Let’s be honest: Sudbury loves its unions, and Sudbury unions love to strike. Well, maybe they don’t “love” to strike, per se, but they seem to exercise their prerogative to strike much more liberally than I’ve noticed in other communities. In the 14 years that I have lived in Sudbury, I’ve seen about a dozen labour disputes erupt outside of everywhere from INCO and Falconbridge to the Sudbury Star and the CBC.
However, in my time as a Sudbury resident, I have yet to find myself personally-impacted by a labour dispute in the community – until now. These days, spending half an hour in a long vehicle queue being intimidatingly-eyed by picketers has become standard practice coming to campus thanks to the ongoing labour dispute between the Northern Ontario School of Medicine and support staff of OPSEU Local 677.
Not only is this strike causing major travel delays for everyone trying to get to (and sometimes from) Laurentian, it is also verging on becoming a public safety issue, with vehicle lineups routinely stretching to the access points of the Sudbury Regional Hospital.
Strikers have also become inconsistent and unpredictable, changing their tactics often to prevent students, staff, and others from planning an efficient arrival. Even leaving campus in a timely fashion has become unrealistic.
“I left at five-thirty and it took me about twenty minutes to get off campus,” said Nick Barbeau on Tuesday evening after finding himself stuck in a twisted line of cars trying to leave the school grounds. “Strikers were holding everyone up and they were doing it randomly. They’d stop one and just let four others go. They weren’t talking to anyone.”
It would seem that strike organizers have found a perfect picket grounds – Laurentian University, with only one major access point, high traffic density, and lots of people on a tight schedule.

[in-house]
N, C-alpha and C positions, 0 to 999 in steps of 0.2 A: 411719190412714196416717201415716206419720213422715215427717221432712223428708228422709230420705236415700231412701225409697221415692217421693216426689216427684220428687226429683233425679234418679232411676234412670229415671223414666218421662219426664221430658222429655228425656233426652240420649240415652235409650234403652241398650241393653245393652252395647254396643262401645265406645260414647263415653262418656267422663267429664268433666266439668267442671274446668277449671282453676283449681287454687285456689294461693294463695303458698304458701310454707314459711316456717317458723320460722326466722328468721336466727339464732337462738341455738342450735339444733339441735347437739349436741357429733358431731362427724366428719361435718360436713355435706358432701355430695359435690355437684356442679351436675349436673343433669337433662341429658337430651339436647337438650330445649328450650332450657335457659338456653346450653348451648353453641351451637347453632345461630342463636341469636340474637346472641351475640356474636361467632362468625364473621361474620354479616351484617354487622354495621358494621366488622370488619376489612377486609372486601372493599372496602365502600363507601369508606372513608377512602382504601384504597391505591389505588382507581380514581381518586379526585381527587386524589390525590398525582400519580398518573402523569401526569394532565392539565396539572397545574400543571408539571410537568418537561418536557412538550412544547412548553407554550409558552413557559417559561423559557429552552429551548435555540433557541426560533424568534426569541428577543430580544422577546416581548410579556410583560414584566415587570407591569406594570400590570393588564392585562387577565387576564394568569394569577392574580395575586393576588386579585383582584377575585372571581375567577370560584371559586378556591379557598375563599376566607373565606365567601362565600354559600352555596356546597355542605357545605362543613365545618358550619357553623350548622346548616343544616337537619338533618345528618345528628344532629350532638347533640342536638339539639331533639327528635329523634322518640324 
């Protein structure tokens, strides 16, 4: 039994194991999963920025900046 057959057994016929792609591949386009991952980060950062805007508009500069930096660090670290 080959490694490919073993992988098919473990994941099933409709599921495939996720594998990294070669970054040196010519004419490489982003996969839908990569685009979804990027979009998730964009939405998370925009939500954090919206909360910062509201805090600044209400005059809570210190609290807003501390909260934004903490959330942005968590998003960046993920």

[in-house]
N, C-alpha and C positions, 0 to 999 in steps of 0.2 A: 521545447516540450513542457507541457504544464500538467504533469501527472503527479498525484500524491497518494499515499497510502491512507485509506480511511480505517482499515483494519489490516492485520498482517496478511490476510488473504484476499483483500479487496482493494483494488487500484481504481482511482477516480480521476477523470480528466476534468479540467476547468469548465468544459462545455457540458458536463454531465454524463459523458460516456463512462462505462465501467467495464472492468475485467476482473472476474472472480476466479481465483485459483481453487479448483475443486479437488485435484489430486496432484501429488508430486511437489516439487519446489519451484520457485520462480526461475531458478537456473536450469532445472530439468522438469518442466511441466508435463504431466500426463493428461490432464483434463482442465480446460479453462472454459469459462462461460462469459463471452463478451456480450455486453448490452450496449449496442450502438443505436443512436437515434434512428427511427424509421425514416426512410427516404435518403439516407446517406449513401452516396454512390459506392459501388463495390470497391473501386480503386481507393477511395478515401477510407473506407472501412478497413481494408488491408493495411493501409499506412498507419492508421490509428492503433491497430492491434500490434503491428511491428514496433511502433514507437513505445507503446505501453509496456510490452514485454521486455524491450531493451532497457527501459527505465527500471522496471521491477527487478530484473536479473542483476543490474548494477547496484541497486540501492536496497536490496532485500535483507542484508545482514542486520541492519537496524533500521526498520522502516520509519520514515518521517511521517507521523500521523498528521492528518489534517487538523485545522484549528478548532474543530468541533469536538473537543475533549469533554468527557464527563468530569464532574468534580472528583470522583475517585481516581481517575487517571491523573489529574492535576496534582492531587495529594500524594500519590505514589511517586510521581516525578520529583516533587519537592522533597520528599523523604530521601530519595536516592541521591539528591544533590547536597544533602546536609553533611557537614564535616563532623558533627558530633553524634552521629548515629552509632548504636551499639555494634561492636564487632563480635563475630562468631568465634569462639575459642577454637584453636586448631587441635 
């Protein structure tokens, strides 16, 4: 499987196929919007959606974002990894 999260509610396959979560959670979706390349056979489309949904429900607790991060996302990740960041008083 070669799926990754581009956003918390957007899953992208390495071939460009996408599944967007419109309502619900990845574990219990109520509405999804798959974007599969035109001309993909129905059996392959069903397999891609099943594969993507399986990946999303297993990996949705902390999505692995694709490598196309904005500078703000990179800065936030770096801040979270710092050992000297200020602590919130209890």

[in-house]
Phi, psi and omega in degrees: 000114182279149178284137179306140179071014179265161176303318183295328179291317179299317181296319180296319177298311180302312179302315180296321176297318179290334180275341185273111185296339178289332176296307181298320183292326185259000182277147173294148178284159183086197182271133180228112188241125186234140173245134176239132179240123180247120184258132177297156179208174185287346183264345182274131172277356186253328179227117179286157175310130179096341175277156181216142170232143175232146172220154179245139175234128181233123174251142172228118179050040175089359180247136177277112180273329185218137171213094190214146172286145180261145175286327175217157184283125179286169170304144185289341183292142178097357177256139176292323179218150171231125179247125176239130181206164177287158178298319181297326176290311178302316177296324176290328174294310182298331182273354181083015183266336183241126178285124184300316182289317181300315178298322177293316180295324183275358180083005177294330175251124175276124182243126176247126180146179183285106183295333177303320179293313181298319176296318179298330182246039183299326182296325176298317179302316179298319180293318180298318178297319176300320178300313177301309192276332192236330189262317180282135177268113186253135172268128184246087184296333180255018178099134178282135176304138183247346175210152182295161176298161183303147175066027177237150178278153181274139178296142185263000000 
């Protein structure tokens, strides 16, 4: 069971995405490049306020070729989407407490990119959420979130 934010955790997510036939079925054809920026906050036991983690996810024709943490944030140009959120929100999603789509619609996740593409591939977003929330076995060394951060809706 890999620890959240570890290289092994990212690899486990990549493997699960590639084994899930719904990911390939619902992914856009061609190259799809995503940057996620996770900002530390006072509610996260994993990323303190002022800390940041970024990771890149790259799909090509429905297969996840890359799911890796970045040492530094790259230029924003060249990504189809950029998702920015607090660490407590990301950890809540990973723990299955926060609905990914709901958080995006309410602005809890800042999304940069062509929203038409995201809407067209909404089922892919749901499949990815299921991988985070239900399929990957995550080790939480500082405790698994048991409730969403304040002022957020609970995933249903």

But is this an effective tactic? After all, isn’t the purpose of a strike to disrupt the business or institution you are disputing with while rallying the support of the general public? Well, we have the disruption to be sure, but the public’s support is distinctly missing, especially among Laurentian students. All over campus, you hear the echo of resentment towards the picket lines among the student body, but generally none directed towards NOSM. Clearly, the day-to-day disruption is not resonating well with the general public.
“When INCO went on strike, they didn’t go to the mall,” said Barbeau. “Students don’t have anything to do with this strike at all and I don’t think they’re putting much effort into letting the students know why they’re there.”
The change in picketing tactics also makes it nearly impossible to weather the storm and minimize the disruption it causes.
“They’re not even consistent,” says Barbeau. “Some mornings they’re there, some mornings they’re not. They change entrances, so I can’t even plan ahead.”
Barbeau’s sentiments reflect the general student opinion that I have been hearing since classes resumed two weeks ago, and with no end in sight after another failed round of talks, one has to wonder how far these striking workers are willing to go. Their signs read “Dominic Giroux is on the NOSM board!” and “Dominic Giroux has the power to end this strike!” They are handing out leaflets with Giroux’s phone number and email address, urging us to tell him to put an end to the dispute.
But aren’t we university students? Don’t we have enough on our plates as it is? Are we really being asked to bombard our own university’s president with harshly-worded correspondence at the behest of these union people? Not only are we being unfairly-targeted by this strike, but we are also being told to clean it up.
Also, can any of us actually articulate the reason why this labour dispute exists in the first place? We know they’re there. We know how it is impacting us. But do we even know why? And are we beyond the point of being receptive to their “plight,” let alone being sympathetic?
Personally, I have heard enough, seen enough, been stuck in traffic long enough, to now have permanently closed myself off to the side of the OPSEU Local 677. I support unionization (to a degree), and I will fight to protect lawful assembly for as long as there is air in my lungs, but this strike has imposed a chaos on this campus that goes too far.
I hope strikers heed this message: If they do not resolve this dispute in a timely fashion, or at least alter their tactics to reduce the disruption to students, they will loose our support forever. And isn’t that ultimately what strikes are about: gaining the support of the people?
The clock is ticking, OPSEU…
Arts & Entertainment Editor